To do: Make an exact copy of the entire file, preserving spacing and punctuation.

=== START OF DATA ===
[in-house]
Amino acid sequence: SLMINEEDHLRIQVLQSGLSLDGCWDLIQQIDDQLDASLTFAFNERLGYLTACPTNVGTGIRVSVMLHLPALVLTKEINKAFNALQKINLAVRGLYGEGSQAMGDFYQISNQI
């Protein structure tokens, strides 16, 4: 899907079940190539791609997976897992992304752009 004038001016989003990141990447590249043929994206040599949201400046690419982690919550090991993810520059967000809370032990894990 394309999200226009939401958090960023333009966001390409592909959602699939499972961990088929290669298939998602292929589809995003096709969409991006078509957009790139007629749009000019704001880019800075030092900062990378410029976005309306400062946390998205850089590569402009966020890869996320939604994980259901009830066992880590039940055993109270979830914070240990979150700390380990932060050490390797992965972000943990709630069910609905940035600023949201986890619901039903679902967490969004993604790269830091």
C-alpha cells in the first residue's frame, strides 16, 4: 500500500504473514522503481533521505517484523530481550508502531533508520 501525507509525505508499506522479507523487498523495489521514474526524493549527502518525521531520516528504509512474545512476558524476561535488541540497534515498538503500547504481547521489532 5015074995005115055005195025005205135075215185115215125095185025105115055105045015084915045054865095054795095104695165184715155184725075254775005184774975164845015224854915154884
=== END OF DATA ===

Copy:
[in-house]
Amino acid sequence: SLMINEEDHLRIQVLQSGLSLDGCWDLIQQIDDQLDASLTFAFNERLGYLTACPTNVGTGIRVSVMLHLPALVLTKEINKAFNALQKINLAVRGLYGEGSQAMGDFYQISNQI
């Protein structure tokens, strides 16, 4: 899907079940190539791609997976897992992304752009 004038001016989003990141990447590249043929994206040599949201400046690419982690919550090991993810520059967000809370032990894990 394309999200226009939401958090960023333009966001390409592909959602699939499972961990088929290669298939998602292929589809995003096709969409991006078509957009790139007629749009000019704001880019800075030092900062990378410029976005309306400062946390998205850089590569402009966020890869996320939604994980259901009830066992880590039940055993109270979830914070240990979150700390380990932060050490390797992965972000943990709630069910609905940035600023949201986890619901039903679902967490969004993604790269830091």
C-alpha cells in the first residue's frame, strides 16, 4: 500500500504473514522503481533521505517484523530481550508502531533508520 501525507509525505508499506522479507523487498523495489521514474526524493549527502518525521531520516528504509512474545512476558524476561535488541540497534515498538503500547504481547521489532 5015074995005115055005195025005205135075215185115215125095185025105115055105045015084915045054865095054795095104695165184715155184725075254775005184774975164845015224854915154884